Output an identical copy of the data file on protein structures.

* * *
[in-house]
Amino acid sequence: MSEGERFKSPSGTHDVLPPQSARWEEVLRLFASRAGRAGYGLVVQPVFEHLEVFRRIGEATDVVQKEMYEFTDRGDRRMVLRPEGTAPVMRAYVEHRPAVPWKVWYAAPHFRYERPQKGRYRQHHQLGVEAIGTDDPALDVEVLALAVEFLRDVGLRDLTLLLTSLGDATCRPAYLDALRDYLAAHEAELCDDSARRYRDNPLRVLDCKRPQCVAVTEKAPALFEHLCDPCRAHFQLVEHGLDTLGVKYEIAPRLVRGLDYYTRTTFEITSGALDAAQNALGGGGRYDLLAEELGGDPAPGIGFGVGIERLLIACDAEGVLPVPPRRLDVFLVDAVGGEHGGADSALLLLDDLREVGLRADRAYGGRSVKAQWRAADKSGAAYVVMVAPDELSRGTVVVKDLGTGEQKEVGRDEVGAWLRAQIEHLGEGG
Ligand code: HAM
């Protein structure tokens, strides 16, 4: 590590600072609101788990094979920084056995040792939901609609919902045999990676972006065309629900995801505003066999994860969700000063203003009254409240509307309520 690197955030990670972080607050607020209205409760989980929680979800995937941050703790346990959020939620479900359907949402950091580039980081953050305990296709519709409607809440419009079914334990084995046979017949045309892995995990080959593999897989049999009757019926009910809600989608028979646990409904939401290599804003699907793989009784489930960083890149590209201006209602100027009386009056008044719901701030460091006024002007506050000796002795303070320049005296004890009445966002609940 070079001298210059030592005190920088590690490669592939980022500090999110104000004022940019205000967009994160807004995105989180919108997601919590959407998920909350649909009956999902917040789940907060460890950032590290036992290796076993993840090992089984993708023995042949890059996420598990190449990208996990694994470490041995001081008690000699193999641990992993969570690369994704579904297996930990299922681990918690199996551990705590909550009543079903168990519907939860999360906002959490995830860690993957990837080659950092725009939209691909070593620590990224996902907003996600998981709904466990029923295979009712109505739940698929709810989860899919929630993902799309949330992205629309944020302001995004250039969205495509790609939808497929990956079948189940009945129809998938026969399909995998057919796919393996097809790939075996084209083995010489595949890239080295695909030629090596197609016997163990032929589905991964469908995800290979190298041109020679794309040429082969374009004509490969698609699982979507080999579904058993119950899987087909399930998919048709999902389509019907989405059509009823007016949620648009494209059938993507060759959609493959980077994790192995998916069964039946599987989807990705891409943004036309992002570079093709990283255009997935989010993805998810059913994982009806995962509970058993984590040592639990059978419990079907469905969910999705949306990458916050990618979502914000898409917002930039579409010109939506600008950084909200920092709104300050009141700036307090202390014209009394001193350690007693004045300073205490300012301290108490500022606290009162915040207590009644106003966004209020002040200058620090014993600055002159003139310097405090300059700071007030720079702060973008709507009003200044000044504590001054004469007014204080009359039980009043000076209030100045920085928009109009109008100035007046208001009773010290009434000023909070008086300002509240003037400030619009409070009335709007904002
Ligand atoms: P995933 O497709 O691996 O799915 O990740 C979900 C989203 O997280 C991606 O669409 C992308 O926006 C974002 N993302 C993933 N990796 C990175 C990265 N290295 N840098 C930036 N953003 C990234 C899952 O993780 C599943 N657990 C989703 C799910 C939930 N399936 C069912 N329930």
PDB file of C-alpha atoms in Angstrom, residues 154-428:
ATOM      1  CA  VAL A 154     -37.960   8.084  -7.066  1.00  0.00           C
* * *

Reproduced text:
[in-house]
Amino acid sequence: MSEGERFKSPSGTHDVLPPQSARWEEVLRLFASRAGRAGYGLVVQPVFEHLEVFRRIGEATDVVQKEMYEFTDRGDRRMVLRPEGTAPVMRAYVEHRPAVPWKVWYAAPHFRYERPQKGRYRQHHQLGVEAIGTDDPALDVEVLALAVEFLRDVGLRDLTLLLTSLGDATCRPAYLDALRDYLAAHEAELCDDSARRYRDNPLRVLDCKRPQCVAVTEKAPALFEHLCDPCRAHFQLVEHGLDTLGVKYEIAPRLVRGLDYYTRTTFEITSGALDAAQNALGGGGRYDLLAEELGGDPAPGIGFGVGIERLLIACDAEGVLPVPPRRLDVFLVDAVGGEHGGADSALLLLDDLREVGLRADRAYGGRSVKAQWRAADKSGAAYVVMVAPDELSRGTVVVKDLGTGEQKEVGRDEVGAWLRAQIEHLGEGG
Ligand code: HAM
């Protein structure tokens, strides 16, 4: 590590600072609101788990094979920084056995040792939901609609919902045999990676972006065309629900995801505003066999994860969700000063203003009254409240509307309520 690197955030990670972080607050607020209205409760989980929680979800995937941050703790346990959020939620479900359907949402950091580039980081953050305990296709519709409607809440419009079914334990084995046979017949045309892995995990080959593999897989049999009757019926009910809600989608028979646990409904939401290599804003699907793989009784489930960083890149590209201006209602100027009386009056008044719901701030460091006024002007506050000796002795303070320049005296004890009445966002609940 070079001298210059030592005190920088590690490669592939980022500090999110104000004022940019205000967009994160807004995105989180919108997601919590959407998920909350649909009956999902917040789940907060460890950032590290036992290796076993993840090992089984993708023995042949890059996420598990190449990208996990694994470490041995001081008690000699193999641990992993969570690369994704579904297996930990299922681990918690199996551990705590909550009543079903168990519907939860999360906002959490995830860690993957990837080659950092725009939209691909070593620590990224996902907003996600998981709904466990029923295979009712109505739940698929709810989860899919929630993902799309949330992205629309944020302001995004250039969205495509790609939808497929990956079948189940009945129809998938026969399909995998057919796919393996097809790939075996084209083995010489595949890239080295695909030629090596197609016997163990032929589905991964469908995800290979190298041109020679794309040429082969374009004509490969698609699982979507080999579904058993119950899987087909399930998919048709999902389509019907989405059509009823007016949620648009494209059938993507060759959609493959980077994790192995998916069964039946599987989807990705891409943004036309992002570079093709990283255009997935989010993805998810059913994982009806995962509970058993984590040592639990059978419990079907469905969910999705949306990458916050990618979502914000898409917002930039579409010109939506600008950084909200920092709104300050009141700036307090202390014209009394001193350690007693004045300073205490300012301290108490500022606290009162915040207590009644106003966004209020002040200058620090014993600055002159003139310097405090300059700071007030720079702060973008709507009003200044000044504590001054004469007014204080009359039980009043000076209030100045920085928009109009109008100035007046208001009773010290009434000023909070008086300002509240003037400030619009409070009335709007904002
Ligand atoms: P995933 O497709 O691996 O799915 O990740 C979900 C989203 O997280 C991606 O669409 C992308 O926006 C974002 N993302 C993933 N990796 C990175 C990265 N290295 N840098 C930036 N953003 C990234 C899952 O993780 C599943 N657990 C989703 C799910 C939930 N399936 C069912 N329930």
PDB file of C-alpha atoms in Angstrom, residues 154-428:
ATOM      1  CA  VAL A 154     -37.960   8.084  -7.066  1.00  0.00           C